The computations that support simple decision-making: A comparison between the diffusion and urgency-gating models

Nathan J. Evans*, Guy E. Hawkins, Udo Boehm, Eric-Jan Wagenmakers, Scott D. Brown

*Corresponding author for this work

Research output: Contribution to journalArticleAcademicpeer-review

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Abstract

We investigate a question relevant to the psychology and neuroscience of perceptual decision-making: whether decisions are based on steadily accumulating evidence, or only on the most recent evidence. We report an empirical comparison between two of the most prominent examples of these theoretical positions, the diffusion model and the urgency-gating model, via model-based qualitative and quantitative comparisons. Our findings support the predictions of the diffusion model over the urgency-gating model, and therefore, the notion that evidence accumulates without much decay. Gross qualitative patterns and fine structural details of the data are inconsistent with the notion that decisions are based only on the most recent evidence. More generally, we discuss some strengths and weaknesses of scientific methods that investigate quantitative models by distilling the formal models to qualitative predictions.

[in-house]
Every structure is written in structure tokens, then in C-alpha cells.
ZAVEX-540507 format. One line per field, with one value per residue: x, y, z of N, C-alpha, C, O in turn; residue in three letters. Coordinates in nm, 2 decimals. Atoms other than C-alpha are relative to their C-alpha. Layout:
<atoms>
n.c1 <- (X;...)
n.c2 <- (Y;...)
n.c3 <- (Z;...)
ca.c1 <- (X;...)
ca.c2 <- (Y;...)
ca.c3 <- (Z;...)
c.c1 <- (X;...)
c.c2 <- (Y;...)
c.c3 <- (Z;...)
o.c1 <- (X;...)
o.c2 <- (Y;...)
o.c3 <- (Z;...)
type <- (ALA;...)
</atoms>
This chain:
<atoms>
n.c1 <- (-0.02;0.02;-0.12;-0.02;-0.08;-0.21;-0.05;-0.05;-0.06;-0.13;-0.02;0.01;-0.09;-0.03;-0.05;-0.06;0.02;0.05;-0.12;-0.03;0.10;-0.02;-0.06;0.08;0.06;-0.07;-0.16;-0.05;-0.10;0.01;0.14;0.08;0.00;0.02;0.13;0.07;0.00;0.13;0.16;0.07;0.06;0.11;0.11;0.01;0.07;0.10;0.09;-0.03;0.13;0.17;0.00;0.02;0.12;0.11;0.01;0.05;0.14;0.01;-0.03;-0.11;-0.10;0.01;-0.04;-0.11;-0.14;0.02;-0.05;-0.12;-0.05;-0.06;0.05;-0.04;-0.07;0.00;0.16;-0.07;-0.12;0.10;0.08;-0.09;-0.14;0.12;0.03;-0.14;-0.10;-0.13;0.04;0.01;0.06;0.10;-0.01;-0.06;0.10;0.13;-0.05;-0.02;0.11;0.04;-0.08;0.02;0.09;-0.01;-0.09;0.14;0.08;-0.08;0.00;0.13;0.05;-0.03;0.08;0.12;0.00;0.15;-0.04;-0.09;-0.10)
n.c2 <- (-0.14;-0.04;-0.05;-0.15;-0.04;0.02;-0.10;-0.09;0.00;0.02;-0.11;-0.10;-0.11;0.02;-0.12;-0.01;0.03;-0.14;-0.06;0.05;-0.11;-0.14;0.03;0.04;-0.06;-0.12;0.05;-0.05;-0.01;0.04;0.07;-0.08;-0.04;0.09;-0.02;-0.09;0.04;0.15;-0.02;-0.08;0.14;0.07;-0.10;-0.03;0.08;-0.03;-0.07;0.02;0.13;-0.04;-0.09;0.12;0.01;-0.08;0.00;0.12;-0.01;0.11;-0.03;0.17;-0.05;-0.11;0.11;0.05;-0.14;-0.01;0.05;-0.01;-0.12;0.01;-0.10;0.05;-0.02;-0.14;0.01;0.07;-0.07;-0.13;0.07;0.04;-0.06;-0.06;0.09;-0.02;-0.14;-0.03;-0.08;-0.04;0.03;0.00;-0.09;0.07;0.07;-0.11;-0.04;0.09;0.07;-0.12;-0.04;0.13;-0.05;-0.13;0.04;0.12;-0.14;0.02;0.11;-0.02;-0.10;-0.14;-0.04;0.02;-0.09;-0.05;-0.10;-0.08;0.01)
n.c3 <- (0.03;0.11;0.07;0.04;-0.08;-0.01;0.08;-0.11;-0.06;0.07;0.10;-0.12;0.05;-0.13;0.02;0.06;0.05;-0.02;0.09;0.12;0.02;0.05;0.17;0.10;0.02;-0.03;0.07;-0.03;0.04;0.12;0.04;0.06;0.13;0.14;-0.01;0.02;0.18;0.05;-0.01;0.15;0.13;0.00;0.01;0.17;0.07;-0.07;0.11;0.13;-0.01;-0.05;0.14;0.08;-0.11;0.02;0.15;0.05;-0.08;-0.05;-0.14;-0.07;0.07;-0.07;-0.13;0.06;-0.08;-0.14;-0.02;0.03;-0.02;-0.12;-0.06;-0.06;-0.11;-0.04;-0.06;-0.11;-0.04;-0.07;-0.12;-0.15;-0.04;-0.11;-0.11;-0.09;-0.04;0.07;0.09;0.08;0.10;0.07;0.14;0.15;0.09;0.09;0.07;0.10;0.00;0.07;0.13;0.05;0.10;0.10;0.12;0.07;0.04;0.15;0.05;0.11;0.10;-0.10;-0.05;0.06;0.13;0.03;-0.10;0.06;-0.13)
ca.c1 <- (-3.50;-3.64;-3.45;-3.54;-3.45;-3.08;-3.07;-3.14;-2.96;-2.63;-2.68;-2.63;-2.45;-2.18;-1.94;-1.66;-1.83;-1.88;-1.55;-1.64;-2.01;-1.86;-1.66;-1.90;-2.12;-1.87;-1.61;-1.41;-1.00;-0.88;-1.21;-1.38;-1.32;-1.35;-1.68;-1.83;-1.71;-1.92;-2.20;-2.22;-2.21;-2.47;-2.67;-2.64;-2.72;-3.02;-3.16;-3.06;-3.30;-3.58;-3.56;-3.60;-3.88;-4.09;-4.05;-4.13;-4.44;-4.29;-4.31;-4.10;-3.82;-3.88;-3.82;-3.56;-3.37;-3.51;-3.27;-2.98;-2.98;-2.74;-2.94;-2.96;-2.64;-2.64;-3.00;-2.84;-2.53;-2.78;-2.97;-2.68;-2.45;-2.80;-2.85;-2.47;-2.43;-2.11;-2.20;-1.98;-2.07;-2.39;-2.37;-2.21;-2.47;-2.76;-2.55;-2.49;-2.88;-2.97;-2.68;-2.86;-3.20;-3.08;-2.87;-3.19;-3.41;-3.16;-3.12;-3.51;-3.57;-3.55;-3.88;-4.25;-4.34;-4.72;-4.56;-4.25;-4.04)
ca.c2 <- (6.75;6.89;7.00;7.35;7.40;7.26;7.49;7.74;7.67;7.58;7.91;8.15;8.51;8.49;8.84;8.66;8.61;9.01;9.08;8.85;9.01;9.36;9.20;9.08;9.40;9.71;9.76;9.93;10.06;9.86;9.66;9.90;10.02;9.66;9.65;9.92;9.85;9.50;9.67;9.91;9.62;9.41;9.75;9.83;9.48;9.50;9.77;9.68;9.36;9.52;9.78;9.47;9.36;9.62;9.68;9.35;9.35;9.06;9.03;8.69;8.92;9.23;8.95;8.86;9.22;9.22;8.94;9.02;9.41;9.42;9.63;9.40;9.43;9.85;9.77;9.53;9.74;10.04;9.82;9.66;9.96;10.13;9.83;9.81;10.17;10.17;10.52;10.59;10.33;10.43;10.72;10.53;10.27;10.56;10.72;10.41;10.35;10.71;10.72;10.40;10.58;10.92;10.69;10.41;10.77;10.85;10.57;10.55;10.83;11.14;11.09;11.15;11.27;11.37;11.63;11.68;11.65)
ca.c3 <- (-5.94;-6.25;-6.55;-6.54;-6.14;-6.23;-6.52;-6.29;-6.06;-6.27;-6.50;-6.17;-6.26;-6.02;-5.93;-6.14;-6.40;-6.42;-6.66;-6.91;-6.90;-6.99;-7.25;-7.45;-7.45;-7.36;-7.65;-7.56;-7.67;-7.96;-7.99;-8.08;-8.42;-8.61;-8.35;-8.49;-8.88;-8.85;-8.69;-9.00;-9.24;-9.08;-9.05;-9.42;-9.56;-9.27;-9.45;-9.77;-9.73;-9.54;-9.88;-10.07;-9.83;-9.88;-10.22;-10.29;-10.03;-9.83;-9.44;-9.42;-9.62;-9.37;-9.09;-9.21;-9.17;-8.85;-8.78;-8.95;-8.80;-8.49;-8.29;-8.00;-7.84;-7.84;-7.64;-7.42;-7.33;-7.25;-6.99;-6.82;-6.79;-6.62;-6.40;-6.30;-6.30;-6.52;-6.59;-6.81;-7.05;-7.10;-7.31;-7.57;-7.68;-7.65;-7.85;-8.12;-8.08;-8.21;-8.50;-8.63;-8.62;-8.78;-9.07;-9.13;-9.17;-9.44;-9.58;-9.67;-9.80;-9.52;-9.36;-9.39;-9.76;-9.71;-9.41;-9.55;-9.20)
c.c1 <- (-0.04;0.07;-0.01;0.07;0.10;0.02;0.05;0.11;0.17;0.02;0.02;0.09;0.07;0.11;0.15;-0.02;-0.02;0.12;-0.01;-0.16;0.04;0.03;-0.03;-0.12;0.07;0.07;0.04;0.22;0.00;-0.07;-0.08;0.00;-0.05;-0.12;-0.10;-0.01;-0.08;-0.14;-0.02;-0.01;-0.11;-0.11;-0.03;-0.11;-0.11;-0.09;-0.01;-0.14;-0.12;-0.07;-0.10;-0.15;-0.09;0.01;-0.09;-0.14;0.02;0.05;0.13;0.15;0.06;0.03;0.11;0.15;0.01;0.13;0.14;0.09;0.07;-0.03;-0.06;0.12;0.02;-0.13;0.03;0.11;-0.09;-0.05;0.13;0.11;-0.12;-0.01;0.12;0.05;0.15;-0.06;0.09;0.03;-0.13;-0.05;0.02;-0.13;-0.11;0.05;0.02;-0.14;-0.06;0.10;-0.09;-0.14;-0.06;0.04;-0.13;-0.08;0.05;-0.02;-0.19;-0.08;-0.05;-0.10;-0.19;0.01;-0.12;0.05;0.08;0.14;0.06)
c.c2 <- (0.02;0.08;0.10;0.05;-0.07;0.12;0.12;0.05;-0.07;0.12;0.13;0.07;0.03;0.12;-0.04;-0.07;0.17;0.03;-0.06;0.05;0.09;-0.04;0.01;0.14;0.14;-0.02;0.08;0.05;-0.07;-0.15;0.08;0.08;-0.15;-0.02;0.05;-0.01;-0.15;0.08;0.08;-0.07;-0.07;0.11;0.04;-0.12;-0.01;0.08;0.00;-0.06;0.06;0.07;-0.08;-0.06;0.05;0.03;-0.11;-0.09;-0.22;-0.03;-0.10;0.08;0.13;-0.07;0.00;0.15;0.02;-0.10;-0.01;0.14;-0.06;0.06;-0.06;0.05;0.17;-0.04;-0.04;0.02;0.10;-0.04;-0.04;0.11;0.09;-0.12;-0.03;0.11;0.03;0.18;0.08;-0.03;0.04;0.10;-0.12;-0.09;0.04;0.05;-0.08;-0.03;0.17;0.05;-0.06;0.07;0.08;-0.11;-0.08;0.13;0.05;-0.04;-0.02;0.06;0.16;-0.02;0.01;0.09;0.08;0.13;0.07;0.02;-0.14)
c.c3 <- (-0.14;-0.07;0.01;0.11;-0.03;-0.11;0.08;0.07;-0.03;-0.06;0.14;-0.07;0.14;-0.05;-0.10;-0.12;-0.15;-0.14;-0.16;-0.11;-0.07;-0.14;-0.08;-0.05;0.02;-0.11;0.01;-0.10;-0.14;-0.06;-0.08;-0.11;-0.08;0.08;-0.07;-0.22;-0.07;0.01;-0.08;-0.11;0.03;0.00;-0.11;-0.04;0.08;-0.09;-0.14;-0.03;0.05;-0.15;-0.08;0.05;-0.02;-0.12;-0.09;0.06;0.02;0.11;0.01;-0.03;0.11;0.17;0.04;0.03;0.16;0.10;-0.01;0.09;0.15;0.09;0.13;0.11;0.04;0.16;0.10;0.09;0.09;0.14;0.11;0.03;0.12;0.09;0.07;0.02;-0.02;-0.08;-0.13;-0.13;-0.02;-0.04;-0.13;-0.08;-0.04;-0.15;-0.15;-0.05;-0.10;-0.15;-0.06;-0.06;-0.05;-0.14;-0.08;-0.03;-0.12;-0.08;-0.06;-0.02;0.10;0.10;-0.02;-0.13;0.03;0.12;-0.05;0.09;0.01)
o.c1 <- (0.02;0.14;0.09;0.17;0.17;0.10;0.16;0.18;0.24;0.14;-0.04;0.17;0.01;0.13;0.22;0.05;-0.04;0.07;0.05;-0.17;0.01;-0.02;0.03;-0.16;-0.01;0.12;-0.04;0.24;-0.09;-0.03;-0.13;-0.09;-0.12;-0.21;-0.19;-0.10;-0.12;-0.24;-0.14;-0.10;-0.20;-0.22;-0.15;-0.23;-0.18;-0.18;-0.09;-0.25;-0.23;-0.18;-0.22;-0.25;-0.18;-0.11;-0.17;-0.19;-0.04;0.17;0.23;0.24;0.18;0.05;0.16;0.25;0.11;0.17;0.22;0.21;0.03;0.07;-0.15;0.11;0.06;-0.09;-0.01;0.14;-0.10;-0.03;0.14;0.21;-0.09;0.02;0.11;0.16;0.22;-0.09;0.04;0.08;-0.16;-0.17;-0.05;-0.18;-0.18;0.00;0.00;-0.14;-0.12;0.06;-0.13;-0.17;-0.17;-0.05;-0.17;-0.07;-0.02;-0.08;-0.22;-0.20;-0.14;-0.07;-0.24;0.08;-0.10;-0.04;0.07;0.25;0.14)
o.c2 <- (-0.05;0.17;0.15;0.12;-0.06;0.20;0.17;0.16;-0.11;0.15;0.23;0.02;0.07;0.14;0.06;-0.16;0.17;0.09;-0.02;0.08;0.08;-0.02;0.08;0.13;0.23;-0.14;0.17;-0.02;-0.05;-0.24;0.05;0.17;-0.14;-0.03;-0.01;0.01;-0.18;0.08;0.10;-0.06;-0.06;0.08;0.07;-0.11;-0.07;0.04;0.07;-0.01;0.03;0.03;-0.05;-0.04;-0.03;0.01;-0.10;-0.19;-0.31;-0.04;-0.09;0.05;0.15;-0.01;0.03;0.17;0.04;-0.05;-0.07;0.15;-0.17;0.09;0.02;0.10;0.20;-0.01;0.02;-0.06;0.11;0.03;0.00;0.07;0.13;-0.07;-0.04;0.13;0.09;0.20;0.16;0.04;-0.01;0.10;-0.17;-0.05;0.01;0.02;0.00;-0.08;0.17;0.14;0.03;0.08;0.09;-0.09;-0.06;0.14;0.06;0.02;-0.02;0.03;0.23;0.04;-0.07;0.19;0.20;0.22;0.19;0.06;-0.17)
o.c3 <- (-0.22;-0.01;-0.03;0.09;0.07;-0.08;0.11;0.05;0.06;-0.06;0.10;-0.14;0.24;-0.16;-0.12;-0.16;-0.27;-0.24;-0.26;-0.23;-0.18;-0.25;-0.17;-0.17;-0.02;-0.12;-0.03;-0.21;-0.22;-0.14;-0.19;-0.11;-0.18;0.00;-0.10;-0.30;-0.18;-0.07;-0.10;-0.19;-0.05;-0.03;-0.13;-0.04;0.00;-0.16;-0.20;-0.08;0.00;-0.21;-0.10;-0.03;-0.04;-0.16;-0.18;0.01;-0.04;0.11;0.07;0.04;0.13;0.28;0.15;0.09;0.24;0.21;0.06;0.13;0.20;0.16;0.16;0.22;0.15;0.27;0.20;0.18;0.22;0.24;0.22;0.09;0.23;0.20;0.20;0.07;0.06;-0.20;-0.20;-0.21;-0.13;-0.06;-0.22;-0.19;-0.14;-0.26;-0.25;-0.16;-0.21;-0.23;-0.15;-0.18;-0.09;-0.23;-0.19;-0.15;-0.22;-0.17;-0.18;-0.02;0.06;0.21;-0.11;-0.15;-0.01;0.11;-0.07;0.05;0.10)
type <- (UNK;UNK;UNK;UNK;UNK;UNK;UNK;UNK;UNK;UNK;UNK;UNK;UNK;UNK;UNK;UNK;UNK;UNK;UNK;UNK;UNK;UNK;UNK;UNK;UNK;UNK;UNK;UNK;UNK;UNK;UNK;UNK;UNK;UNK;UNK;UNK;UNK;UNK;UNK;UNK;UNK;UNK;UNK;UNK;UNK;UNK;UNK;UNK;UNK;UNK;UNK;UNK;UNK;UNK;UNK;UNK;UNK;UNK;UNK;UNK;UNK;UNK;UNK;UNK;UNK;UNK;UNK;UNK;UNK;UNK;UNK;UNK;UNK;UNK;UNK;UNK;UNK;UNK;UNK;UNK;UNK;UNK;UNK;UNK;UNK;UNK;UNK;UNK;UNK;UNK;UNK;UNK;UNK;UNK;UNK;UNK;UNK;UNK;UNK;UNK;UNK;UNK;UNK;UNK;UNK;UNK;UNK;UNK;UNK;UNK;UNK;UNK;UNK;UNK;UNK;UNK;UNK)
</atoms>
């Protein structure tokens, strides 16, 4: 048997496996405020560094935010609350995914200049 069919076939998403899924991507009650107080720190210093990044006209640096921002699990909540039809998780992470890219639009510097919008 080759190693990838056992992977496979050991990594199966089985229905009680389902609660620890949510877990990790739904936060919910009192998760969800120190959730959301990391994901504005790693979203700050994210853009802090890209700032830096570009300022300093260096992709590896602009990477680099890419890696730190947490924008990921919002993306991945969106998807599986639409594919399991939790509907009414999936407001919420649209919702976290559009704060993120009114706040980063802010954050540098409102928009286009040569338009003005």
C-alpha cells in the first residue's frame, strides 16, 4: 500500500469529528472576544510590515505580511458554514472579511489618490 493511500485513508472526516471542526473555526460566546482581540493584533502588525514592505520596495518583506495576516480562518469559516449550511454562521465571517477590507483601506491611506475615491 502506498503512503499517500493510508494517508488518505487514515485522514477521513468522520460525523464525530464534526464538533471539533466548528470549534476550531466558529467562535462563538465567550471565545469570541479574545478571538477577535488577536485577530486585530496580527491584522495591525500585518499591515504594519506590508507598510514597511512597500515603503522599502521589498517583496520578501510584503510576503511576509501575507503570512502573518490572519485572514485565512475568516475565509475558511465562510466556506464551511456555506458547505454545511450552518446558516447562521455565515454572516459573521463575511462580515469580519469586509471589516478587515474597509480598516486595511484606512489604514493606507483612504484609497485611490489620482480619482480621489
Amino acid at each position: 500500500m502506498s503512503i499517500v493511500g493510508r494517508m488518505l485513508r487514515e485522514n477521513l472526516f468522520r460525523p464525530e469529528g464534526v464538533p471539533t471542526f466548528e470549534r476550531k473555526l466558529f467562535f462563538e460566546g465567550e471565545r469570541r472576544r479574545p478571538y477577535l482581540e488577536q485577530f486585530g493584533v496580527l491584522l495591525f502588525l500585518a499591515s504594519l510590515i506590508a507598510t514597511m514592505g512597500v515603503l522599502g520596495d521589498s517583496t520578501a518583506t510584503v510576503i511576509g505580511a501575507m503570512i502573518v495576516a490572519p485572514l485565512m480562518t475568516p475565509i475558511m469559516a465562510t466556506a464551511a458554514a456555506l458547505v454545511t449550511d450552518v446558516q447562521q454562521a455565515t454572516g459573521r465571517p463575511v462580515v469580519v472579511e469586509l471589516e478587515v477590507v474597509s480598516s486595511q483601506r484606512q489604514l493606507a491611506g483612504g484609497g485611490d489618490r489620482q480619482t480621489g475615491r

Original languageEnglish
Article number16433
Number of pages13
JournalScientific Reports
Volume7
DOIs
Publication statusPublished - 27-Nov-2017

Keywords

  • SEQUENTIAL SAMPLING MODELS
  • RESPONSE-TIME
  • EVIDENCE ACCUMULATION
  • CHOICE
  • PARAMETER
  • SIGNALS
  • EXPLAIN
  • MOTION
  • EZ

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